Andy Combdon

Second Officer

Canship Ugland Ltd.
St. John's, NL

Why did Andy choose this career area?

As a child, Andy loved fishing and boating with his father. He enjoyed exploring the rivers, lakes, and bays in their part of the province. Andy’s cousin graduated from the Nautical Science program at Marine Institute, and he sent postcards home from different ports of call. He impressed Andy with stories of his work, travels, and adventures. Andy became intrigued and decided to follow in his cousin’s footprints.

What’s Andy’s educational background?

Andy did the Marine Institute’s Nautical Science program. His first work term was with Secunda Marine on a cargo vessel trading between Montreal, Cuba, and Trinidad. His second was with Canship, sailing the Canadian and US Altantic coasts. The program gave Andy solid skills for a marine career.

After graduating, he spent four years sailing the Great Lakes and St. Lawrence Seaway with Upper Lakes Shipping. The rivers around the Great Lakes gave him valuable navigational experience in close quarters.

Andy enjoyed the work, but he got an excellent offer to work closer to home. He grabbed it. He now works for Canship on a vessel servicing the NL offshore.

What’s Andy’s job all about?

As Second Officer, Andy plans passages, updates charts and nautical publications, maintains bridge equipment, and acts as the Shipboard Safety Officer. He also assists the Chief Officer, whenever possible. Andy enjoys voyage planning and learning about new ports of call.

He says the biggest technical challenge is managing complex cargo systems, which requires knowing how all onboard systems interact. Since bridge equipment is fully integrated, a good comprehension of computer-based programs is essential.

What are Andy’s working conditions like?

Andy usually joins his vessel in Placentia Bay or Conception Bay, NL. If the ship is farther away, he joins it by plane or by helicopter.

When on the ship, Andy works four hours on and four hours off, for a total of eight hours a day. He says he works closer to 12-hour days when he is really busy.

His work environment is high tech and uses the latest in navigational technology. As well, it is highly regulated and safety is very important.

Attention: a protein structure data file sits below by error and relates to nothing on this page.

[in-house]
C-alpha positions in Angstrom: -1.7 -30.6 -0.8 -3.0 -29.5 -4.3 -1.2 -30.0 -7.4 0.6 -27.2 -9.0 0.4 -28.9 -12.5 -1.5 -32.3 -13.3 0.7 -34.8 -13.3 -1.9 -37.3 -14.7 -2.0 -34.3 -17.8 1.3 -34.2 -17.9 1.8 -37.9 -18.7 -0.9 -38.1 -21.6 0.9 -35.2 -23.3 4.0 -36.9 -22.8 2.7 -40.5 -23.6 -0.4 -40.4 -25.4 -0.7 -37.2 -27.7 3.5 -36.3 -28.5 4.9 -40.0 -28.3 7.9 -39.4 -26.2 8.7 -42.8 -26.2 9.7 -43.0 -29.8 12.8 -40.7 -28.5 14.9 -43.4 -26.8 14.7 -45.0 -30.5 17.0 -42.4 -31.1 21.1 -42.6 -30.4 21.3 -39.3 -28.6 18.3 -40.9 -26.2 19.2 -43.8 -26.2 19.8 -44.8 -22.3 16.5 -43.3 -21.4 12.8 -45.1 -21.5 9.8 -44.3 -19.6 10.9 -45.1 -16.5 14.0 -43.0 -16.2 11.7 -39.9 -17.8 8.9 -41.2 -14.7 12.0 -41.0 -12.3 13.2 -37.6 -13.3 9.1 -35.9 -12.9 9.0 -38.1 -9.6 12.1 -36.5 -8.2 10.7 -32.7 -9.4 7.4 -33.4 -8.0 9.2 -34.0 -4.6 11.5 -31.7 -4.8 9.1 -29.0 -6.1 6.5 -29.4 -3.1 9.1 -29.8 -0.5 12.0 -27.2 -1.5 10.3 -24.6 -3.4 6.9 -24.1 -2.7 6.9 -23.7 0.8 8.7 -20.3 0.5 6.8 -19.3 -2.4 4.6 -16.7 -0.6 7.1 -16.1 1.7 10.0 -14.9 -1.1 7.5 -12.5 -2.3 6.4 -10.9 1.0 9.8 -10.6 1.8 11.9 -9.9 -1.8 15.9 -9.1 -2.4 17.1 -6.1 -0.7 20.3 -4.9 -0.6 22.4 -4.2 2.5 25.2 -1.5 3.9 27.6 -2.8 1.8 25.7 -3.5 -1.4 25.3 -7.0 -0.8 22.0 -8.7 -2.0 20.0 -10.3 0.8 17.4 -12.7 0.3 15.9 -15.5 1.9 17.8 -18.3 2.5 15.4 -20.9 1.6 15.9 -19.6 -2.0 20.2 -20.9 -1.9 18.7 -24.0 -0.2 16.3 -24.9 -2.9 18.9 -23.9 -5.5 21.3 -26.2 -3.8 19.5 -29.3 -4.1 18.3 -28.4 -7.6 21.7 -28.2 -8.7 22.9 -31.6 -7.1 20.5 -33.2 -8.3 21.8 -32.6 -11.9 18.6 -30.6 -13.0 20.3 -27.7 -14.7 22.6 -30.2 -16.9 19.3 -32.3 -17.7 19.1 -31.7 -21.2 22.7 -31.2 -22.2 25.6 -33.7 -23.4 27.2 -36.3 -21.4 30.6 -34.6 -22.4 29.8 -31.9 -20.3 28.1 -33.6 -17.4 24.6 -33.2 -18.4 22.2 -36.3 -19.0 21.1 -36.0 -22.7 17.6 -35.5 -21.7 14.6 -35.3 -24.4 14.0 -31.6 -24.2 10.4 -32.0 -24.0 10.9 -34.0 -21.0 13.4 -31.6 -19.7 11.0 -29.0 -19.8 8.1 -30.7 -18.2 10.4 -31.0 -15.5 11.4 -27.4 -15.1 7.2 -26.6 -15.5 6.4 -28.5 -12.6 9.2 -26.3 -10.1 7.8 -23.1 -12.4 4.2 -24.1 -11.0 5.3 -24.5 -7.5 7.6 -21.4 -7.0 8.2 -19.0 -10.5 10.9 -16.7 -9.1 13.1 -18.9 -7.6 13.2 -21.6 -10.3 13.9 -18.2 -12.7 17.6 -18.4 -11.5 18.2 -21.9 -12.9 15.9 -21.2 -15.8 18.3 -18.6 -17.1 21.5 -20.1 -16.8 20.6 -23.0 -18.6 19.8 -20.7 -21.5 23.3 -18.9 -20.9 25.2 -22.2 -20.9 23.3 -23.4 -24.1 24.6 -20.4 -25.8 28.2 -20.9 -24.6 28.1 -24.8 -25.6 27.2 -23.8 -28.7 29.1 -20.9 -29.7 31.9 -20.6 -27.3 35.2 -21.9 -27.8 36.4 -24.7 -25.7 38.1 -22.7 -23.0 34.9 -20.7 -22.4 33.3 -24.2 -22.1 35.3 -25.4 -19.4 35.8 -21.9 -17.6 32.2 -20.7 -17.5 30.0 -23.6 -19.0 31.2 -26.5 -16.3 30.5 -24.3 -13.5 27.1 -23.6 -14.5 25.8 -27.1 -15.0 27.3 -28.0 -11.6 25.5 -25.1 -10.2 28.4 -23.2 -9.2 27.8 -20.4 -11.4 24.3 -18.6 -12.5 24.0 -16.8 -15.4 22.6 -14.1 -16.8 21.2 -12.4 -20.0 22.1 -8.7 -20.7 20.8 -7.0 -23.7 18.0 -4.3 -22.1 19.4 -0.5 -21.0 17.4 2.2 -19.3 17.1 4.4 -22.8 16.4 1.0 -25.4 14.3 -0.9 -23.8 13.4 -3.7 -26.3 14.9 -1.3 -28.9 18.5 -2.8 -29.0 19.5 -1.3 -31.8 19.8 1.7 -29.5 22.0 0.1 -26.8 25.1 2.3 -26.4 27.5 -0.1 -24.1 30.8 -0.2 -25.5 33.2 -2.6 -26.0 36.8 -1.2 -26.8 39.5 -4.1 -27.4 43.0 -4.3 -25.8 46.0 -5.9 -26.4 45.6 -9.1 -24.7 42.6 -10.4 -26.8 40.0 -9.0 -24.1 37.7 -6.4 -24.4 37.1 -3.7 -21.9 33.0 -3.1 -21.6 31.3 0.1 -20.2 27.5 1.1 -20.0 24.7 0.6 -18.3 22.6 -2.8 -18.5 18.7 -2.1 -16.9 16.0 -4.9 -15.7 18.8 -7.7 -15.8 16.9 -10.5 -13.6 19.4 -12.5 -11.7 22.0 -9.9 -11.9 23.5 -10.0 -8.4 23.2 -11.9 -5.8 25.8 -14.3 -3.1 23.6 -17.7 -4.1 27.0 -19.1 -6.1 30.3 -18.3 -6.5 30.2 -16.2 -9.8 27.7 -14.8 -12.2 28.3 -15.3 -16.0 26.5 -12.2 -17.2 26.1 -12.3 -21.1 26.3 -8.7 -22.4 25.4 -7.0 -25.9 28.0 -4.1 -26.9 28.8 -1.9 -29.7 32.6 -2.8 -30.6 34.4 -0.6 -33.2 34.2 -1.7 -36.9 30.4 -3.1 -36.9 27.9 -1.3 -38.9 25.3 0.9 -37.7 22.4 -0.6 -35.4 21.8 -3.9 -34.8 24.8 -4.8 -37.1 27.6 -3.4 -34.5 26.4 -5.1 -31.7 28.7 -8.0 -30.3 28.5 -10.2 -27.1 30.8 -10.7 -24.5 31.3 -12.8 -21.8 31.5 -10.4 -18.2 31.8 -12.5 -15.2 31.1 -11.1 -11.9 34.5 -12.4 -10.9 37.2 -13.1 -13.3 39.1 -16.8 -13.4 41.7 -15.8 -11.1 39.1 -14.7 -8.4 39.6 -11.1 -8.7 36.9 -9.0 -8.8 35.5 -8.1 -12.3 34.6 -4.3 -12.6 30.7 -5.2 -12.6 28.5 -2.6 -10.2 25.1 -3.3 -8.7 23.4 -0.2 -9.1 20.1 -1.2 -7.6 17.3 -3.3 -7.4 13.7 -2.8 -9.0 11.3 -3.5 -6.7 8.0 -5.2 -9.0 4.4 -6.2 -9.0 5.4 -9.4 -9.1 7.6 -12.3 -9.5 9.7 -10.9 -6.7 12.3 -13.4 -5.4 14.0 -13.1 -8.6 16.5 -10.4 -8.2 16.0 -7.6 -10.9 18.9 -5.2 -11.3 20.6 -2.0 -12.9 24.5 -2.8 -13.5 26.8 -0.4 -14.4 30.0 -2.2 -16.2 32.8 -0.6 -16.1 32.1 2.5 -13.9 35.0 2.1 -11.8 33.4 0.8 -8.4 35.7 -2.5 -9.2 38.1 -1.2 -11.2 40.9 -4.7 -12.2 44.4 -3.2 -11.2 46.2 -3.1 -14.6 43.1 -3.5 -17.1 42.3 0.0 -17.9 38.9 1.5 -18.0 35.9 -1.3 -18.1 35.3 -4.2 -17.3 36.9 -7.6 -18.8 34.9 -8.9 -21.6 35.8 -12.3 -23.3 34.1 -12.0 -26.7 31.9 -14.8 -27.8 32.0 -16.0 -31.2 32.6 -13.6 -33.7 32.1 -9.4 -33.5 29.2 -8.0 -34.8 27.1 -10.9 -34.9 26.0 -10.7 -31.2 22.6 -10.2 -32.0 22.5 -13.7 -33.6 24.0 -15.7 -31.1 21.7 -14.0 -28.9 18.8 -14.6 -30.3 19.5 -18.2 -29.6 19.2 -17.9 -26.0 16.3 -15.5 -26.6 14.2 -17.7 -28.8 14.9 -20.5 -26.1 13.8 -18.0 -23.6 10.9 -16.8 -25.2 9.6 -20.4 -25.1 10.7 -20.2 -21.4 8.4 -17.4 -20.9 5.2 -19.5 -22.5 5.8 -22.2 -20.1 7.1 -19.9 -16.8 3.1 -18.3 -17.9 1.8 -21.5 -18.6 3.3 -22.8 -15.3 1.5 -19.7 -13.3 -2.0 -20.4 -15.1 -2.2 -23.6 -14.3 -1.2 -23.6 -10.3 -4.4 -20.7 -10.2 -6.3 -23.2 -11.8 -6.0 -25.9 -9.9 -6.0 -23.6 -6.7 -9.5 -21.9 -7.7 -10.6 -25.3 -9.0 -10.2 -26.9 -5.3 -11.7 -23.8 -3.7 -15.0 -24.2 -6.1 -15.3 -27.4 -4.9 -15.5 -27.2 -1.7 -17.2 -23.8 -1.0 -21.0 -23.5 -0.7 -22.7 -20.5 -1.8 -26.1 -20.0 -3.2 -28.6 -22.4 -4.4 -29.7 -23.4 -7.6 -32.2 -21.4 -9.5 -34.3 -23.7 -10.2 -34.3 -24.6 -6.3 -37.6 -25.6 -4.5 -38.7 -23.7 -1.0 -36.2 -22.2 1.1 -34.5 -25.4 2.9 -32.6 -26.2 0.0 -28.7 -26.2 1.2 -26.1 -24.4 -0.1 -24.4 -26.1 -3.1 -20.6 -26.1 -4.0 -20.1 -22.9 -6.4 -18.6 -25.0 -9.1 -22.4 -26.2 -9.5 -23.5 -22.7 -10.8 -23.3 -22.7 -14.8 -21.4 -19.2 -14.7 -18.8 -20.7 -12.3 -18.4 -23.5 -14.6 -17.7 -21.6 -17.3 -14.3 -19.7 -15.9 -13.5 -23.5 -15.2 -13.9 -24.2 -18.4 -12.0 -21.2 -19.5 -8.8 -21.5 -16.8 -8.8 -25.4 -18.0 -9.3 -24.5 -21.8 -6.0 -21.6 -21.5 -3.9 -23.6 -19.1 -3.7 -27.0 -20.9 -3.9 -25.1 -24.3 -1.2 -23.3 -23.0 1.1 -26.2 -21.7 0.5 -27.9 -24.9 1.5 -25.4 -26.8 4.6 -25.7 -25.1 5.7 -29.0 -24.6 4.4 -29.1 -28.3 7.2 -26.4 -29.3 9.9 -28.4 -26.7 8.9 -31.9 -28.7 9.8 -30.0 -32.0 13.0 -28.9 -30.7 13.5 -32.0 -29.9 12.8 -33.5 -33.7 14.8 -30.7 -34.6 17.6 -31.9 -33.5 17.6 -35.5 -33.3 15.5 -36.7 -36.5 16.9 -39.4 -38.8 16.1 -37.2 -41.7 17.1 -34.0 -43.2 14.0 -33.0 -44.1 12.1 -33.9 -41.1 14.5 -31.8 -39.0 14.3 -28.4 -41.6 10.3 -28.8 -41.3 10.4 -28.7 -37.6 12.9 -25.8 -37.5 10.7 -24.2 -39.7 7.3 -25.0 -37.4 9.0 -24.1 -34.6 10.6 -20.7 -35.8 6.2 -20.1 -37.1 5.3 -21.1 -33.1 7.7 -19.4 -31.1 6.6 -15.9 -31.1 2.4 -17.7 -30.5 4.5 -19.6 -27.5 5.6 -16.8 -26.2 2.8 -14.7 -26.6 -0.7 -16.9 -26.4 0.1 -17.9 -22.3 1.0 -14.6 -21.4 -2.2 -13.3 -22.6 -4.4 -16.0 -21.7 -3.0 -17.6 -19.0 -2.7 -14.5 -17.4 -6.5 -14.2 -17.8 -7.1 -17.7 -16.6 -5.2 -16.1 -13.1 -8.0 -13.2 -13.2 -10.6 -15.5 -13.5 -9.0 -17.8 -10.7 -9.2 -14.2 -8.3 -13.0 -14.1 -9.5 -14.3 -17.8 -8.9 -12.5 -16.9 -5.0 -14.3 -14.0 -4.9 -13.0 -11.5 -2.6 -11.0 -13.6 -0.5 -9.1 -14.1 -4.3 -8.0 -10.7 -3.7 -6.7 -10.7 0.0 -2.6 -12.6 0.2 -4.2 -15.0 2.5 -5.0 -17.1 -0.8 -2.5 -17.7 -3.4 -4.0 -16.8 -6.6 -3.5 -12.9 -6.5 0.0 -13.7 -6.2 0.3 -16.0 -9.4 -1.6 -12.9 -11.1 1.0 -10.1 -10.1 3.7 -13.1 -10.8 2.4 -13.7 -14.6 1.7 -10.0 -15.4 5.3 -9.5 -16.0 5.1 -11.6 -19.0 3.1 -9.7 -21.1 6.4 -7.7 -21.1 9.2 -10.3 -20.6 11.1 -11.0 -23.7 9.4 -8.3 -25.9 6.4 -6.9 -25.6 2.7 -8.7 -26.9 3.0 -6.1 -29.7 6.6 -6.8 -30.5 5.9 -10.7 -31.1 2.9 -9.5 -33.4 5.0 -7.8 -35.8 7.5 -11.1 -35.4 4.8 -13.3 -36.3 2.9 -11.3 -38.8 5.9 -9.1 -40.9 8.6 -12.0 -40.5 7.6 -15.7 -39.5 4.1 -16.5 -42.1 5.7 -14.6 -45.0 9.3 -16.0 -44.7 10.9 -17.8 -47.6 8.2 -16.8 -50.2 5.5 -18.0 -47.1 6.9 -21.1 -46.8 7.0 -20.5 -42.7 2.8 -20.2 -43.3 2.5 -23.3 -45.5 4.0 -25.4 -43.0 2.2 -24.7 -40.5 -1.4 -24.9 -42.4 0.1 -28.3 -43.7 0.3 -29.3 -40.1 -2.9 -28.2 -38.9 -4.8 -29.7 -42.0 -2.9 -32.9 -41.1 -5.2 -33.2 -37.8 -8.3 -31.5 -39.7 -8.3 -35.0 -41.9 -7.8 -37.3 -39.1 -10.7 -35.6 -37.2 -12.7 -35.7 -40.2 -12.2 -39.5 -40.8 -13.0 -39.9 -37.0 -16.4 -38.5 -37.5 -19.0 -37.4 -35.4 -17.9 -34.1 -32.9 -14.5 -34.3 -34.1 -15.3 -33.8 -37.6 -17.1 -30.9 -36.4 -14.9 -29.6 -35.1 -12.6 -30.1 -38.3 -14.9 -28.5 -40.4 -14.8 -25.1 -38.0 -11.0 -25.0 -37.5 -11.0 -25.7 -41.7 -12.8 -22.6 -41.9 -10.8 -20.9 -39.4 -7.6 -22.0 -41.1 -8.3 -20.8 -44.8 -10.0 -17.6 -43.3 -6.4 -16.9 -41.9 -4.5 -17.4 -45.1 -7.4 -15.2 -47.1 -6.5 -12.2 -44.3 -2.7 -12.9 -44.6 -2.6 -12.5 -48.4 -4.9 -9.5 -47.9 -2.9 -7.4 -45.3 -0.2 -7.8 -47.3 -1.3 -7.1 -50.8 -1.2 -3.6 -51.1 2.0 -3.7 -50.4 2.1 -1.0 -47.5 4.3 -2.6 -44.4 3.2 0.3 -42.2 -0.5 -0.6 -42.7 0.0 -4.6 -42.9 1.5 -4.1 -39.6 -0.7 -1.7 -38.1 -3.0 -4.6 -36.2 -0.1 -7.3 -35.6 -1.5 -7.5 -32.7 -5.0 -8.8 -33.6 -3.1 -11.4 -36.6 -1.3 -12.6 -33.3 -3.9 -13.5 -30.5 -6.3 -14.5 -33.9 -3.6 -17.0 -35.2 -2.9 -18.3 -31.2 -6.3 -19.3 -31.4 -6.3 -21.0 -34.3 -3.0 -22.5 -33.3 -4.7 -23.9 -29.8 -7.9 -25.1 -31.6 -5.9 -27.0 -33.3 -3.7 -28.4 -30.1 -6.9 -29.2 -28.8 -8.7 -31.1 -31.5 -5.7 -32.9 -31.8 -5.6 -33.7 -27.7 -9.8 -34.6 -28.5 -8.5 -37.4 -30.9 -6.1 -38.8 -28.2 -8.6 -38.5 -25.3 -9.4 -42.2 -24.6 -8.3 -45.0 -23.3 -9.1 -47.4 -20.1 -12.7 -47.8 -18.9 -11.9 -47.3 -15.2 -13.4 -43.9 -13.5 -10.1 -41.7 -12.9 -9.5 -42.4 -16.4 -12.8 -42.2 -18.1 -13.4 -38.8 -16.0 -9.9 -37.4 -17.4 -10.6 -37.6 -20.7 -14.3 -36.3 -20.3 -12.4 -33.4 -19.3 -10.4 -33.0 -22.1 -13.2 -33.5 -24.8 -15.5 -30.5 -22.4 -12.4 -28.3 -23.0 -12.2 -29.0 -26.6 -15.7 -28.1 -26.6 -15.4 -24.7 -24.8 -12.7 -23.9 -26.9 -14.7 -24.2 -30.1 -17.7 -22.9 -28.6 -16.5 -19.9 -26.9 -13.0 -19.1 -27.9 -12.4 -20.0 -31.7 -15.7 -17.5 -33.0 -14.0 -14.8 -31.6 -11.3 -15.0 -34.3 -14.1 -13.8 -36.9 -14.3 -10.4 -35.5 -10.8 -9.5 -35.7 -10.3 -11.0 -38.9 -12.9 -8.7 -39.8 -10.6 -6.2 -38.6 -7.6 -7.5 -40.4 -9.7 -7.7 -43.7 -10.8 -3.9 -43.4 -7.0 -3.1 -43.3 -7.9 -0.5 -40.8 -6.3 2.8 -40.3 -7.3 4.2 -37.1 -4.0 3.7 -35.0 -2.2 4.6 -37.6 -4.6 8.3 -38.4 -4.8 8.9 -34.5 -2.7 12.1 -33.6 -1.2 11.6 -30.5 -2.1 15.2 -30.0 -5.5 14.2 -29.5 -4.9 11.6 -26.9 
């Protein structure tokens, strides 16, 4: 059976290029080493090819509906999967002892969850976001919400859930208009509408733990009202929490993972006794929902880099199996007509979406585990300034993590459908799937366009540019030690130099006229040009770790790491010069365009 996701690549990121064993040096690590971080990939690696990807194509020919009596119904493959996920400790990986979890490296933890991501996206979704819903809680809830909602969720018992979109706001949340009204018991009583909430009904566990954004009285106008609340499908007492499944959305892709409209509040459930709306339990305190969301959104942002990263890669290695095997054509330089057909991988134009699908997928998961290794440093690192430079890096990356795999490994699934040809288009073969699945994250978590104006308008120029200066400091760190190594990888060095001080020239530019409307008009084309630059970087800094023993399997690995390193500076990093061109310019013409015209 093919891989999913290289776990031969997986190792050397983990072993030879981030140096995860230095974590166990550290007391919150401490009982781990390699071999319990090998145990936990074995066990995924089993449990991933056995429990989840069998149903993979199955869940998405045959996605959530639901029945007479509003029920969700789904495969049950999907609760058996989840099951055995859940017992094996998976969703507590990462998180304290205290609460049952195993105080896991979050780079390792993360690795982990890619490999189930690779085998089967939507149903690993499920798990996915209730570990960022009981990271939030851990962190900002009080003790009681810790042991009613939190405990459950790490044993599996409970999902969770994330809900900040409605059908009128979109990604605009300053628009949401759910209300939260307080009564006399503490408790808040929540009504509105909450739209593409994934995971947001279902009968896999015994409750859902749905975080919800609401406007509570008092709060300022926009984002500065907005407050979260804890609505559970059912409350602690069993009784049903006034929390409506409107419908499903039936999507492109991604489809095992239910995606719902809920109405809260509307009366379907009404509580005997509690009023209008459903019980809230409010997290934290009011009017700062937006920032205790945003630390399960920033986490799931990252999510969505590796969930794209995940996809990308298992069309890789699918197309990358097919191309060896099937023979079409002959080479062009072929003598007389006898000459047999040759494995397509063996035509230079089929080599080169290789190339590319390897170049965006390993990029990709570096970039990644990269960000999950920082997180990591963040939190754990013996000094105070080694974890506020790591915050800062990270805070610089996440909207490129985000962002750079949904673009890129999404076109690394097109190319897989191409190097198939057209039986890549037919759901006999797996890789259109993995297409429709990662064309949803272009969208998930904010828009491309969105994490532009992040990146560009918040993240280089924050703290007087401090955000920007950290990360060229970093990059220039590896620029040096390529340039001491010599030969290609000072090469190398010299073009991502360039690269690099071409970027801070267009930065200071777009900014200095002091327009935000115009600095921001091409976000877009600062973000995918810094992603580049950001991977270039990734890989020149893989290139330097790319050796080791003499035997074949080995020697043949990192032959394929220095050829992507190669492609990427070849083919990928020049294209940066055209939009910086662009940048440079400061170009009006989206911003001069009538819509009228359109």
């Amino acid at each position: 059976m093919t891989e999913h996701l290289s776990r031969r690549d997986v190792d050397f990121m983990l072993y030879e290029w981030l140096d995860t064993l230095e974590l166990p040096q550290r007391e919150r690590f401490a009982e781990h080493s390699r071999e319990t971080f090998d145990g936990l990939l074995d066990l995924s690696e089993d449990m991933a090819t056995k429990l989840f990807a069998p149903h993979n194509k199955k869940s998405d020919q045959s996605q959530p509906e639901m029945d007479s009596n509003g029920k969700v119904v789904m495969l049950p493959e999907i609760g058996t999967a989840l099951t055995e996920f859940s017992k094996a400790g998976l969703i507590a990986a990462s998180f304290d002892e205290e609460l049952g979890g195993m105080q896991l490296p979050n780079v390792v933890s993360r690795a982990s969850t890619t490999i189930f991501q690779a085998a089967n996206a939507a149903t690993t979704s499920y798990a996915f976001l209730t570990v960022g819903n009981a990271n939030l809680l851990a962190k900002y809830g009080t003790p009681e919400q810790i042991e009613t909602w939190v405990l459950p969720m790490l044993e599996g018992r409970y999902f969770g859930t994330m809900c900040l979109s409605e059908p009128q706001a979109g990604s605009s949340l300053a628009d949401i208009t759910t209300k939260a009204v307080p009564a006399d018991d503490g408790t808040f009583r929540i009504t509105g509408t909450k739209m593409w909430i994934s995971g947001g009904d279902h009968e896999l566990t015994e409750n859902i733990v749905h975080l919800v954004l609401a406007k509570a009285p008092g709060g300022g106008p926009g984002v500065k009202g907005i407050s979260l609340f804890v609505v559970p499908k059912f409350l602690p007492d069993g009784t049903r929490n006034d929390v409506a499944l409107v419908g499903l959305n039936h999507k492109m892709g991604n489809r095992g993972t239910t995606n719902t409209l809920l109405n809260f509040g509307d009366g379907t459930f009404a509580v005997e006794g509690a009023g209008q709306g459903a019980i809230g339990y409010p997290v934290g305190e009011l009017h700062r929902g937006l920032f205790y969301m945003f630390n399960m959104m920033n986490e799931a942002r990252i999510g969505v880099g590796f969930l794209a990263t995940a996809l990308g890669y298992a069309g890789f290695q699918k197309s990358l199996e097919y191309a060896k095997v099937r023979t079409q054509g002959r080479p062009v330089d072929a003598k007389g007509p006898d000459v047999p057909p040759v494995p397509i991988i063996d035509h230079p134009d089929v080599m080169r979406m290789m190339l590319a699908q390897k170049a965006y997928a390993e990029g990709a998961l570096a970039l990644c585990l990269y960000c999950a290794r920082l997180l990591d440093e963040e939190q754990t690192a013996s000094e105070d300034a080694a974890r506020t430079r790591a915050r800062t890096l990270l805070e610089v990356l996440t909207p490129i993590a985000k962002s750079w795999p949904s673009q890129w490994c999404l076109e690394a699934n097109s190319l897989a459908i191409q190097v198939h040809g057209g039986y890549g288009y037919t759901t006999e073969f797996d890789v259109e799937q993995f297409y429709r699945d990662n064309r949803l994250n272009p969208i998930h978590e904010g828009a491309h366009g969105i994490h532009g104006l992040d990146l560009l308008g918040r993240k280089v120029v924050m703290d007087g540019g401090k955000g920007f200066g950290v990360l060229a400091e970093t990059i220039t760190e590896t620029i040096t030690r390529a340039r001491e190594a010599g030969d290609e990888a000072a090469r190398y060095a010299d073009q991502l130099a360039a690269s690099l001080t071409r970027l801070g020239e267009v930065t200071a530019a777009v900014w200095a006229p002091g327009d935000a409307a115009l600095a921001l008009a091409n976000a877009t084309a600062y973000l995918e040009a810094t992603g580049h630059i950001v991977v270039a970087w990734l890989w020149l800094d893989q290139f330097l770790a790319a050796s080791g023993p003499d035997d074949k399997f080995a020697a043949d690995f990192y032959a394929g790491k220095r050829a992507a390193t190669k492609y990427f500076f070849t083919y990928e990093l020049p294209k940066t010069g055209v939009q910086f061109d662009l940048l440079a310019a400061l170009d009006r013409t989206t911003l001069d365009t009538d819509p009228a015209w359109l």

Andy enjoys a private, air-conditioned cabin and bathroom on the ship. Cabins come with internet access and satellite television. In fact, most ships have exercise rooms and libraries. All meals are prepared for the crew, and there are usually three choices at each serving.

What benefits are associated with Andy’s job?

The salary range for Andy’s job is $90,000 - 100,000. Work has brought Andy many places, including the Great Lakes, the St. Lawrence River, the Quebec North shore, the Labrador Coast, the Grand Banks, the Atlantic seaboard, Bermuda, Cuba, Trinidad, Portugal, and England.

Andy works five weeks on and five weeks off. This shift system gives him lots of time at home. It works perfectly as he continues to live in his hometown of Jackson’s Arm, even though he could live anywhere in the world. He can do whatever he wants when he’s on leave, so he gets plenty of time to enjoy the outdoors.

What’s exciting or cool about Andy’s career area?

Andy loves his work-life balance. His job is challenging, responsible, and interesting. As well, doing new courses from time to time means he is still learning new skills. Andy feels fortunate to have chosen such a rewarding career and is thriving on the work and its challenges.

What advice would Andy give to people considering a marine transportation career?

Andy thinks successful marine engineers need to be prudent, punctual, and respectful. They must get along well with others and have a strong work ethic.

Being a ship’s officer is a very responsible position. People who can handle leadership roles ought to consider this career. It’s a great way to see the world and have all the benefits of extended free time at home.